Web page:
Psychological adjustment of sexual minority youth from rural and non-rural areas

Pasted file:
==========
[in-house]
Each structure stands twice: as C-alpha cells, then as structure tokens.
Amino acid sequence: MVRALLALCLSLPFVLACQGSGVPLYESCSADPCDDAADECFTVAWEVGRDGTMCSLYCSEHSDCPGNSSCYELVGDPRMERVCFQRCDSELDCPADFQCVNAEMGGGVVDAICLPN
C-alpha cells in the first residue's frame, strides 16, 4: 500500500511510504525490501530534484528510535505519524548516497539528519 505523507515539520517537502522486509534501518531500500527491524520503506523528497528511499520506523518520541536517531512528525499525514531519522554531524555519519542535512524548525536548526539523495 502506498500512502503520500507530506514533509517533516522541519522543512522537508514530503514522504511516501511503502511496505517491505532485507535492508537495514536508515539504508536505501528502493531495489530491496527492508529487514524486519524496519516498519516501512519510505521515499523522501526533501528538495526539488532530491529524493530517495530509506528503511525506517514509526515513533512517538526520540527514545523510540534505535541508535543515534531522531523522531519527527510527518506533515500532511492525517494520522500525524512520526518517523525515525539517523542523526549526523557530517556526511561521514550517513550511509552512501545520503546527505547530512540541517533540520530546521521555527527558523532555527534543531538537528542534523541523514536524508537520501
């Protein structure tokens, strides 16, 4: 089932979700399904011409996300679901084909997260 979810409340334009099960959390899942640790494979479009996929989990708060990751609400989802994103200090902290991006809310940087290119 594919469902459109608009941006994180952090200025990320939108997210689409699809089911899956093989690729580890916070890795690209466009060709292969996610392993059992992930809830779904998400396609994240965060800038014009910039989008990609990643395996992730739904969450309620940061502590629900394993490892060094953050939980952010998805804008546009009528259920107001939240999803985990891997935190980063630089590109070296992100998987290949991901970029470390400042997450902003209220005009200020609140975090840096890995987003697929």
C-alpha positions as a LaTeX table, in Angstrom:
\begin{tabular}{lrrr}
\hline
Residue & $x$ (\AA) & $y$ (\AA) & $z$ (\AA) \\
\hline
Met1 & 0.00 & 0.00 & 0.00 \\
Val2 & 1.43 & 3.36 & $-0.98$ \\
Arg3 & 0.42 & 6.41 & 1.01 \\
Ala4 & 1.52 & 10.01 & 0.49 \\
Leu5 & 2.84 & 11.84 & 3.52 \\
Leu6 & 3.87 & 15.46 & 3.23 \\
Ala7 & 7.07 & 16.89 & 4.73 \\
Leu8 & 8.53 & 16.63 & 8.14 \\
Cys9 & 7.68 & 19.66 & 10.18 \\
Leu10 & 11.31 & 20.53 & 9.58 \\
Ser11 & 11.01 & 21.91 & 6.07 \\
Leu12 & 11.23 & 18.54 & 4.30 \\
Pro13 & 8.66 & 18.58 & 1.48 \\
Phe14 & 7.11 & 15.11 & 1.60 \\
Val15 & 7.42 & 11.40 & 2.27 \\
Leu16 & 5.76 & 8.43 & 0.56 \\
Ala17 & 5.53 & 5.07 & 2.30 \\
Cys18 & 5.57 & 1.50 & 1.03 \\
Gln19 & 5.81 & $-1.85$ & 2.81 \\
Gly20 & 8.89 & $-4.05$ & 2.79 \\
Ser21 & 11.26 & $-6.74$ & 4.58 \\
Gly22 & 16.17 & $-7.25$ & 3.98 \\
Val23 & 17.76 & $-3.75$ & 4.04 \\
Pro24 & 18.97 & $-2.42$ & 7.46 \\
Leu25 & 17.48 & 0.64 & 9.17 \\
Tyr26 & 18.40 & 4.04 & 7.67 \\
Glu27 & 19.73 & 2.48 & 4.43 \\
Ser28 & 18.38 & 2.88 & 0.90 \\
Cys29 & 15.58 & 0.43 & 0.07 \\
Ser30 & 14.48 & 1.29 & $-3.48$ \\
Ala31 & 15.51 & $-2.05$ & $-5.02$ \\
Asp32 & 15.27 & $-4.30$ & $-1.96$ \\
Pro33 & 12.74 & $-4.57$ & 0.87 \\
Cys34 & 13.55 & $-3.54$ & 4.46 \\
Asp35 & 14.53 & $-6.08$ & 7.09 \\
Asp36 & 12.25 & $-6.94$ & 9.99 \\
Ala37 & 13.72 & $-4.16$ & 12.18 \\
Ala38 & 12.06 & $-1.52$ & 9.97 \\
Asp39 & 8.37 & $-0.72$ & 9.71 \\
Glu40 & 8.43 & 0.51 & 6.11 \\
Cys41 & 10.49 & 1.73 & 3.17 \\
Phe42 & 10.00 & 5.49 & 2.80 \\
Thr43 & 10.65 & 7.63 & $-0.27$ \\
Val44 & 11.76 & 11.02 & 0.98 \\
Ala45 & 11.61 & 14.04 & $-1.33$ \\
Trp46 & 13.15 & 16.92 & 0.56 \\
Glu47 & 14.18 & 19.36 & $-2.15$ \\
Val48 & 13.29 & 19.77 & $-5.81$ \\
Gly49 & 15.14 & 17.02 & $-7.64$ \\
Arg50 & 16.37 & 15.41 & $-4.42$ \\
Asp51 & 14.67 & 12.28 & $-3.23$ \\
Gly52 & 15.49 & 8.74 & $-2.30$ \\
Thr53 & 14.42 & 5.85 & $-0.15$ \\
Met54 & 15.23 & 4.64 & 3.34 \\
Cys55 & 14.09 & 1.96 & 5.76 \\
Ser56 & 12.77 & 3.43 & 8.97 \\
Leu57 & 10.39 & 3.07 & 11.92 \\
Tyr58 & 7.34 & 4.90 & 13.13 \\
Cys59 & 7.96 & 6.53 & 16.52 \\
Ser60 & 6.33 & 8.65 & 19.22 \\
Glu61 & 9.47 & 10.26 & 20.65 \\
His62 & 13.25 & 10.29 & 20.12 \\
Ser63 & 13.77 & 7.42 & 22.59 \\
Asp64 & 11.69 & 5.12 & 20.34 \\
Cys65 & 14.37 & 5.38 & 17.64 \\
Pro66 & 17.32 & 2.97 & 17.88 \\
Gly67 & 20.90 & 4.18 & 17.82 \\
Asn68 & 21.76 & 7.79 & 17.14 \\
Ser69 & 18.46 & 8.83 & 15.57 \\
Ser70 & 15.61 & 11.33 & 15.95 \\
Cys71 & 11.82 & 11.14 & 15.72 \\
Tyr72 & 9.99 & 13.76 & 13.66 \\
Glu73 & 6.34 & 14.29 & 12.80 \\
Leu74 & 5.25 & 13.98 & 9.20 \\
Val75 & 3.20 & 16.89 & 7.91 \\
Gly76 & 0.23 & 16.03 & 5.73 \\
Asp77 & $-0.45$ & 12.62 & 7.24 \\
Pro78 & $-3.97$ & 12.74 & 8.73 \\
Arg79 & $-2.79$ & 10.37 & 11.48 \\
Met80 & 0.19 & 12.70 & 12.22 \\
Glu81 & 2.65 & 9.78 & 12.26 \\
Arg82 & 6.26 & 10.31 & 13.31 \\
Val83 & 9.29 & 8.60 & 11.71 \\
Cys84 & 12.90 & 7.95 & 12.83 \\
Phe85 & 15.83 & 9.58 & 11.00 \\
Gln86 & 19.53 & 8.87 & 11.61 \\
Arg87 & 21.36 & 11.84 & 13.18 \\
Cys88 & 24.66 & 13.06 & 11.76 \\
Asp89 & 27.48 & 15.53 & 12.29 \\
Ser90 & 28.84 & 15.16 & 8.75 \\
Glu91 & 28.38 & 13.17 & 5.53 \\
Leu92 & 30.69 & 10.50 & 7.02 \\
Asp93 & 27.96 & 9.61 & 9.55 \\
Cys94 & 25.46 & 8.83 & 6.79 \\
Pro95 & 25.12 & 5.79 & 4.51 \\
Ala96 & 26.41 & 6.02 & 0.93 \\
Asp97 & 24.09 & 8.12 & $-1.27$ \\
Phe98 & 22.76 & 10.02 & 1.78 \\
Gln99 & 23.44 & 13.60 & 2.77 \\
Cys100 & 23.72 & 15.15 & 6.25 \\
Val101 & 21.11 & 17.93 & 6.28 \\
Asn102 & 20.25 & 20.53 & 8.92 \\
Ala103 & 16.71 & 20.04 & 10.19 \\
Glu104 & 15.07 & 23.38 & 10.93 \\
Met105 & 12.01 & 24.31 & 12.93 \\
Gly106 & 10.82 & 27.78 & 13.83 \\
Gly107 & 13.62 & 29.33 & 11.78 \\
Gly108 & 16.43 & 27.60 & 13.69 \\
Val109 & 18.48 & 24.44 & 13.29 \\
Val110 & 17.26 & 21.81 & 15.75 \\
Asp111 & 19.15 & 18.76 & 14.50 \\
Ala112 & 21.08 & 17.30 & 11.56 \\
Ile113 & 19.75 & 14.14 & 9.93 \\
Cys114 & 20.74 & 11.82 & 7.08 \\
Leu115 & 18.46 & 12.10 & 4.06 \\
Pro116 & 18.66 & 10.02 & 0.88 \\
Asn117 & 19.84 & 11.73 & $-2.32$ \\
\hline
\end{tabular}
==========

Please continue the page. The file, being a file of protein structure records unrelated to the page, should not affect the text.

Bronfenbrenner (2001) proposes that individual development is based on reciprocal interactions between personal variables, social interactions and the environment. If exposed to a non-accepting environment, individuals are assumed to have poorer adjustment as compared to those in accepting environments. Once exposed to a more accepting environment, psychosocial adjustment is expected to increase. D’Augelli (1994b) also sees sexual identity development as influenced by interpersonal interactions occurring in one’s environment. Sexual minority adolescents have high rates of depression, suicidality and victimization, and lower levels of self-esteem and social support. Methodological issues, including recruitment and inclusion of only those who are “out”, have potentially inflated previous results regarding psychosocial maladjustment. Therefore, the current study was designed to address those methodological flaws. A sample consisting of 286 sexual minority college students completed the following measures: demographics questionnaire, Center for Epidemiological Studies Depression Scale, Suicidal Behavior Questionnaire-Revised, Rosenberg Self-esteem Scale, The Multidimensional Scale of Perceived Social Support, and victimization questionnaires. It was hypothesized that when controlling for social support, rural participants would report higher rates of psychological maladjustment (depression, suicidality, self-esteem) and victimization (in person and electronic), as compared to non-rural participants; males would have higher rates of suicidality and victimization as compared to females, whereas females were expected to have higher levels of depression and lower self-esteem as compared to males; and sexual minorities spending more time in an accepting macrosystem (greater than two years in college) were expected to have lower levels of psychological maladjustment and victimization than those spending less time in an accepting macrosystem (less than two years in college). It was also hypothesized that participants would report higher rates of victimization prior to college, as compared to when in college. Results showed that psychological maladjustment did not differ based on gender, environment or time spent in college. However, rates of psychological maladjustment were found to be lower than previous studies reported. This may indicate that previous research is skewed due to using a non representative sample. Rates of victimization were higher for participants prior to entering college, as compared to when in college, and were higher for men than women. No differences were found between rates of victimization between environments, however. These results may indicate different things. It is plausible that persons in rural environments are more accepting of sexual minorities than has been noted in the past. This may be due to the increased exposure of sexual minority issues in the media and the internet. However, rates of perceived social support were high for the current sample, and essentially the same between those from rural and non-rural areas. Such results may confirm Bronfenbrenner’s assertion that microsystemic processes combat psychological maladjustment.